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This final picture shows the beer with the bottles filled and the caps just sitting loosely on top. I do this for the whole batch, the reason I do this is because I discovered that whilst sitting like this any air that does get in the beer "burps" out, you can hear the lids as they rise and drop back down again. Given we are at this point desperate to keep as much air away from the beer as we can this delay before capping gives a final opportunity to do so.


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That's it. It now only leaves storing the beer at approx. room temps for a week or two and then putting somewhere cool to "push" the CO2 generated into solution.

Pour & enjoy. :beer:

Not forgetting to properly rinse the bottle, spray starsan inside and cap with a resealable plastic cap ready to be used at the next bottling. :flip:
I am "The Little Red Brooster"

Fermenting: Party Like A Russian (RIS)
Conditioning: St. Petersburg (RIS)
Drinking: Blitzkrieg Hop, India (real IPA), Kernel Bogey (Reprise), Autumn Almanac
Up Next: Peaches (Peach IPA), Black Night
Planning: Autumn beer.

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orlando
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Re: Complete Brew including set up, Brew Day and Packaging

Post by orlando » Mon Aug 26, 2013 5:30 pm

Not one comment to the packaging section, I'm gutted :( Bloody hour and a half to do as well :-({|= . I can't believe there isn't someone out there that disagrees with something I wrote/did. Come on I can take it. 8-[ .
I am "The Little Red Brooster"

Fermenting: Party Like A Russian (RIS)
Conditioning: St. Petersburg (RIS)
Drinking: Blitzkrieg Hop, India (real IPA), Kernel Bogey (Reprise), Autumn Almanac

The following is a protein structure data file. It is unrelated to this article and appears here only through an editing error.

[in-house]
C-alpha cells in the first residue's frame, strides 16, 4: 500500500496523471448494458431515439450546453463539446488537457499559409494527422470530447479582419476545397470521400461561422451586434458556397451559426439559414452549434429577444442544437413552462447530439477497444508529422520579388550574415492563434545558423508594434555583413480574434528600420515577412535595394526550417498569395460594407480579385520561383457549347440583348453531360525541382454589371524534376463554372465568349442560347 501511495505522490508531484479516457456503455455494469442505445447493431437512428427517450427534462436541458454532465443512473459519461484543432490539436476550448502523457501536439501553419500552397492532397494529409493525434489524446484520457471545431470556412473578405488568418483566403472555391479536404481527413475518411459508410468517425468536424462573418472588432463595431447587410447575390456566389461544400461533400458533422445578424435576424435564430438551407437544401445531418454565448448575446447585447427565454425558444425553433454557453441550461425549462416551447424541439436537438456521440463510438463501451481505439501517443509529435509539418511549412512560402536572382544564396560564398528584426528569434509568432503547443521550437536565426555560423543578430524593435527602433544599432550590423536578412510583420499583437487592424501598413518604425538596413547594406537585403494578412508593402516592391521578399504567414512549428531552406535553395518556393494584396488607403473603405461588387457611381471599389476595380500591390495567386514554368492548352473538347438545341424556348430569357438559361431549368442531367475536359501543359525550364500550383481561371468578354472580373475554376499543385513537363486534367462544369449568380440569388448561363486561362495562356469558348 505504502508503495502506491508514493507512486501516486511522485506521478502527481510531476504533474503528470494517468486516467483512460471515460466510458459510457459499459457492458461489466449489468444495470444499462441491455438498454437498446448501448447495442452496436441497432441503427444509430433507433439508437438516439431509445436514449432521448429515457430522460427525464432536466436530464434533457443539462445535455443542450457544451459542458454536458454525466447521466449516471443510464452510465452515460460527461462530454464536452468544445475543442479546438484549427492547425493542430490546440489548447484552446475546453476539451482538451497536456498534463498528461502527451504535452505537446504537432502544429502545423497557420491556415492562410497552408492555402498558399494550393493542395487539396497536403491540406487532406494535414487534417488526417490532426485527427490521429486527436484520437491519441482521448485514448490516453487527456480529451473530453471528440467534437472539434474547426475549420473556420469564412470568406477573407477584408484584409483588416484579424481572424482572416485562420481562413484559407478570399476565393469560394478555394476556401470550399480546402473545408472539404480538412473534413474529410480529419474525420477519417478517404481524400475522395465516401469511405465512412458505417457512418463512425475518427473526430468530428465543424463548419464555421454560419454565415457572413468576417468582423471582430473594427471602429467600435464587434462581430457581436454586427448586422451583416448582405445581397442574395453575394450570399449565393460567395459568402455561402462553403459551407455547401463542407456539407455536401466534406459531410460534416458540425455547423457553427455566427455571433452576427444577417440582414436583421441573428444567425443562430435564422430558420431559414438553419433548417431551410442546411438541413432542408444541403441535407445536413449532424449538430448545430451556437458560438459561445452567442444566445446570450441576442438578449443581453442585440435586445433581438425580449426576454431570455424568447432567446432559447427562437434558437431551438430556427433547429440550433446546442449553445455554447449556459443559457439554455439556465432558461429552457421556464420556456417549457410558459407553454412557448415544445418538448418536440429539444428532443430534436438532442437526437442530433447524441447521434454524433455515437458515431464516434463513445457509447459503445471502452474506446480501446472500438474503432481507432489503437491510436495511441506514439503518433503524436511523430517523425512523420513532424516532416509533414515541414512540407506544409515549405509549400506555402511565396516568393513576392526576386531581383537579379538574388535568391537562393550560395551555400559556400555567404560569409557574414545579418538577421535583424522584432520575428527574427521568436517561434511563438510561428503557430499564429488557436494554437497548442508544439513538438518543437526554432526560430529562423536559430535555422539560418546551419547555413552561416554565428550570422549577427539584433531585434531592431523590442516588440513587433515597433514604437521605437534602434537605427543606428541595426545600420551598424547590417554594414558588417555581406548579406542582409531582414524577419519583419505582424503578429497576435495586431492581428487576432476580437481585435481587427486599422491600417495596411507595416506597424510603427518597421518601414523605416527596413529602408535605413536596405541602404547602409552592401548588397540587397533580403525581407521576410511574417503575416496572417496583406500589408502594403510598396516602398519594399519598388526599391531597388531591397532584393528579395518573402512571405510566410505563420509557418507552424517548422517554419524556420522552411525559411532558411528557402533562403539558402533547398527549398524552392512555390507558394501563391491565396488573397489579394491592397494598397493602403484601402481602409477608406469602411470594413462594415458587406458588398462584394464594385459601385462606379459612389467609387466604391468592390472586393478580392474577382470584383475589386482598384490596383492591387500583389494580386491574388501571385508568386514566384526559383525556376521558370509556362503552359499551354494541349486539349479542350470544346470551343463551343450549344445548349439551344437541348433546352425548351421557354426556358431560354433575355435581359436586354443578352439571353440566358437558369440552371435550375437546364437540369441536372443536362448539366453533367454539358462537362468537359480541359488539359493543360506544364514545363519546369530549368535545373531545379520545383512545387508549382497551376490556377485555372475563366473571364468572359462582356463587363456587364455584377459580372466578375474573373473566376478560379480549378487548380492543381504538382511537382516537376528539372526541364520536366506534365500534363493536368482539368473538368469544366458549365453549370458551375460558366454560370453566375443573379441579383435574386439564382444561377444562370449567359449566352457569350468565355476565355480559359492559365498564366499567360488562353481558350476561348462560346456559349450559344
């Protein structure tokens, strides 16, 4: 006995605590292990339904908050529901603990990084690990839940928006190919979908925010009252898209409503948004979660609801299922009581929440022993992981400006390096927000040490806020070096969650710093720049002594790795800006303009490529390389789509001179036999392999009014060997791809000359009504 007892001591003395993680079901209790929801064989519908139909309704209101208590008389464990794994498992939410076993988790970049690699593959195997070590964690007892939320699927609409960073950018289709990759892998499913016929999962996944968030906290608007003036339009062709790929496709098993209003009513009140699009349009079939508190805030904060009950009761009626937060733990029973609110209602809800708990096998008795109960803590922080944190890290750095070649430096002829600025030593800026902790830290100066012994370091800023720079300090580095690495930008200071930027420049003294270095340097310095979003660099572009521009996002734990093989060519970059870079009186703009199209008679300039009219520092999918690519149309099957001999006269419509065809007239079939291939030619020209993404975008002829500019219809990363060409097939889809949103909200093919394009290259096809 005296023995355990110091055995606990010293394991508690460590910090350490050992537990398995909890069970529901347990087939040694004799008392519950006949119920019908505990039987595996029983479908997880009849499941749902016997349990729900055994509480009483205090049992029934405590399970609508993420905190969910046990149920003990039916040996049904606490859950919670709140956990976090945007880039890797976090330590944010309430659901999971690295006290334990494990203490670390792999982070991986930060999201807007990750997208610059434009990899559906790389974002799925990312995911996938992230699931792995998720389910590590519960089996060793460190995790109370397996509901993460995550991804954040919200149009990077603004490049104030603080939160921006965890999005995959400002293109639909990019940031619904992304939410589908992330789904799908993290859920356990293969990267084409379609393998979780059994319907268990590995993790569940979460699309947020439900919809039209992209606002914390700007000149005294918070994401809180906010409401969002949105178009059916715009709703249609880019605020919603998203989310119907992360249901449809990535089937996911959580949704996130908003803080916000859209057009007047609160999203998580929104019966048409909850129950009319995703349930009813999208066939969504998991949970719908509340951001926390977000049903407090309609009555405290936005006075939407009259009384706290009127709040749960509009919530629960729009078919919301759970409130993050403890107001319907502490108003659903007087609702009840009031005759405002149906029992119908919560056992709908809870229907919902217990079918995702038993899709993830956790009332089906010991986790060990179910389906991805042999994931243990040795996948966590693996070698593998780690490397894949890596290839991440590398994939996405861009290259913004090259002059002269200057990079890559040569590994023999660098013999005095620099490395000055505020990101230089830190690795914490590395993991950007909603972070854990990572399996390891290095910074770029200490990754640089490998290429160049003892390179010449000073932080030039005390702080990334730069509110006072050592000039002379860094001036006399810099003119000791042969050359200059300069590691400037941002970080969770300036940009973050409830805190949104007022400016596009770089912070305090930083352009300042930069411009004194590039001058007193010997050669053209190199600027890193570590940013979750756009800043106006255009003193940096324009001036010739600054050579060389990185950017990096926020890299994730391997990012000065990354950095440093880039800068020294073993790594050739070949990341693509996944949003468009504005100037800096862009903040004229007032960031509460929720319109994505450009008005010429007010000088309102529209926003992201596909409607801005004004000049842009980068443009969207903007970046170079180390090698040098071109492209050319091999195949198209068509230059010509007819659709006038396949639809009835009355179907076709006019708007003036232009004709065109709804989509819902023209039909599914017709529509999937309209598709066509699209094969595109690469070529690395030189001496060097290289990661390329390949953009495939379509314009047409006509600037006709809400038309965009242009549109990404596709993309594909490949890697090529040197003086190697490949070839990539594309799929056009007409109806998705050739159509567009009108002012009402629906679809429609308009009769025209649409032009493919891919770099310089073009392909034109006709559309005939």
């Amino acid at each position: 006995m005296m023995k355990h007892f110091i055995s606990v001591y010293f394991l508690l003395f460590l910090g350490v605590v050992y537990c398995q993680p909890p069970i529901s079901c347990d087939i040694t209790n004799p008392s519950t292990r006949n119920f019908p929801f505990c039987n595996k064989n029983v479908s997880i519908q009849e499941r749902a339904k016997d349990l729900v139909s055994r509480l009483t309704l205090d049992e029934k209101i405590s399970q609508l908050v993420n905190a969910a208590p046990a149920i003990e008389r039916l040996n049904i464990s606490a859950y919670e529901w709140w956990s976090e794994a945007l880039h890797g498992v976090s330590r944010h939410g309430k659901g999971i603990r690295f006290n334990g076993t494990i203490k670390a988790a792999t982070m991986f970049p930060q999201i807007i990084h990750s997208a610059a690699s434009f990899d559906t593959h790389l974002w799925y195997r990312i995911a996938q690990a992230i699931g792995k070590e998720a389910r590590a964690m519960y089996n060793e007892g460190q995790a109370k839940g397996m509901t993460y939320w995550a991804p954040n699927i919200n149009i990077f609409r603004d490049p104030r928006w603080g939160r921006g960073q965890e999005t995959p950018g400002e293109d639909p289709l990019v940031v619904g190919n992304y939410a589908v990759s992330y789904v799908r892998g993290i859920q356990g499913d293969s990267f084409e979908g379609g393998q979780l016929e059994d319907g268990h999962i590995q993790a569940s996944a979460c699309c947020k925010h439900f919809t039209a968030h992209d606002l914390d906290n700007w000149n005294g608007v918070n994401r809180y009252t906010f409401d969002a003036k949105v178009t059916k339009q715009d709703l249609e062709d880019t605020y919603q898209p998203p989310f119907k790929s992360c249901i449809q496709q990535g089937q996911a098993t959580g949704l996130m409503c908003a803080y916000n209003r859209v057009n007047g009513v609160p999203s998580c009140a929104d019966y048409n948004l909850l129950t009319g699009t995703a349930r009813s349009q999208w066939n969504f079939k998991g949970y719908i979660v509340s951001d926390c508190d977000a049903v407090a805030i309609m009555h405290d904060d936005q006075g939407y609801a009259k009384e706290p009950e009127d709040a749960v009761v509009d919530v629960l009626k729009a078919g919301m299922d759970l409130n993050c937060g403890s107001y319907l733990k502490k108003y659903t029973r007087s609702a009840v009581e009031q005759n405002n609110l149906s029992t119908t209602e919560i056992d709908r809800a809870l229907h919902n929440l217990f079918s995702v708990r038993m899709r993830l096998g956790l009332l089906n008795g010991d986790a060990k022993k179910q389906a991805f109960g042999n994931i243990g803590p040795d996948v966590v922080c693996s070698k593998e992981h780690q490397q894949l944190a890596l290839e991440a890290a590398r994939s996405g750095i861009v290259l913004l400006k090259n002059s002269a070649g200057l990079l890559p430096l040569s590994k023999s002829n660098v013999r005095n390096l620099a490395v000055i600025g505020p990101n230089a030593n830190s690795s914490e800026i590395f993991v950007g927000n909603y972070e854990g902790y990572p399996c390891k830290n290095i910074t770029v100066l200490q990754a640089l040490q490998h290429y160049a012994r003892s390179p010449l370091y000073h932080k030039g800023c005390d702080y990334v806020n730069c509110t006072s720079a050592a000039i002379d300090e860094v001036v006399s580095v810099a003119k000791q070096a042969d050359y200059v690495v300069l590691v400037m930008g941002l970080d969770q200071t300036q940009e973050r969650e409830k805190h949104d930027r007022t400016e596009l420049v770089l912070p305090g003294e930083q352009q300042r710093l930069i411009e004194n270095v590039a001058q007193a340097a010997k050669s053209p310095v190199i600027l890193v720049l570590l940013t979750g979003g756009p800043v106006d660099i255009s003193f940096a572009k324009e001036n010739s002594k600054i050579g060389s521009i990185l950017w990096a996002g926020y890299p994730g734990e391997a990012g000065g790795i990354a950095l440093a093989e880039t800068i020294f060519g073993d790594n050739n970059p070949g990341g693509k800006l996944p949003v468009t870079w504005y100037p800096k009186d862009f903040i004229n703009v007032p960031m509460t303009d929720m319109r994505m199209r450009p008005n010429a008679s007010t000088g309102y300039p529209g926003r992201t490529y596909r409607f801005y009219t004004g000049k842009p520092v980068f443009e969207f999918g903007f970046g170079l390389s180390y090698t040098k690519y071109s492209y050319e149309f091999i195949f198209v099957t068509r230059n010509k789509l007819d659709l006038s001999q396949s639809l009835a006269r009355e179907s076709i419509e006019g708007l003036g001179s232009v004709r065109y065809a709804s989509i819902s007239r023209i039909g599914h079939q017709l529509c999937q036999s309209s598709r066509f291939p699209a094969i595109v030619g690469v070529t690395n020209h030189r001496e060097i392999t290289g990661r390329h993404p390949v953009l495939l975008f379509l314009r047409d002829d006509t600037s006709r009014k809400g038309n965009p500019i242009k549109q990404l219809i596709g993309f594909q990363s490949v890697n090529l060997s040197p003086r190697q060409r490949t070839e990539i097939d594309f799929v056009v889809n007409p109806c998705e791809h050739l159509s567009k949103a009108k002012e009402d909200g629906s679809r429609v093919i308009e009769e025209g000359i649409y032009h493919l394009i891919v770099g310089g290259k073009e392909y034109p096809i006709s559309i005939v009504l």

Up Next: Peaches (Peach IPA), Black Night
Planning: Autumn beer.

jaroporter
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Re: Complete Brew including set up, Brew Day and Packaging

Post by jaroporter » Mon Aug 26, 2013 5:49 pm

well i'll jump in on the packaging as i've just now seen it. i bottle in almost exactly the same way, but generally clamp each cap down straight away to avoid me knocking them off again and losing sanitation or worse still losing the content. i know it slows me down but i'm pretty paranoid about the brew at this last hurdle! so yeah i'm pretty interested to read about you burping your bottles, will try it sometime and see if i notice this phenomenom.

my brew routine may now be challenged and improved, so 'll say your efforts were worthwhile :)
dazzled, doused in gin..

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orlando
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Re: Complete Brew including set up, Brew Day and Packaging

Post by orlando » Mon Aug 26, 2013 6:32 pm

jaroporter wrote:well i'll jump in on the packaging as i've just now seen it. i bottle in almost exactly the same way, but generally clamp each cap down straight away to avoid me knocking them off again and losing sanitation or worse still losing the content. i know it slows me down but i'm pretty paranoid about the brew at this last hurdle! so yeah i'm pretty interested to read about you burping your bottles, will try it sometime and see if i notice this phenomenom.

my brew routine may now be challenged and improved, so 'll say your efforts were worthwhile :)
Thanks for jumping in.

Your right to be paranoid about your beer but get it in perspective, this is one of the more benign times when brewing. You have, alcohol, hops and an acidic pH all on your side right now. The enemy now has just become oxygen, keep this out and you will have beers that you can keep for so much longer. :)
I am "The Little Red Brooster"

Fermenting: Party Like A Russian (RIS)
Conditioning: St. Petersburg (RIS)
Drinking: Blitzkrieg Hop, India (real IPA), Kernel Bogey (Reprise), Autumn Almanac
Up Next: Peaches (Peach IPA), Black Night
Planning: Autumn beer.

jaroporter
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Posts: 992
Joined: Sat Jul 21, 2012 11:12 pm
Location: Garden of England

Re: Complete Brew including set up, Brew Day and Packaging

Post by jaroporter » Mon Aug 26, 2013 6:50 pm

also, i sometimes find when i come to bottle that the plastic caps have split/cracked during storage. it's often only one each time but it's a bit annoying. you ever had that happen? can't think of an obvious reason why as there shouldn't be any pressure build up inside right? (unless starsan eats bugs like yeast eats sugars?!) the bottles are stored at consistant room temps also.
dazzled, doused in gin..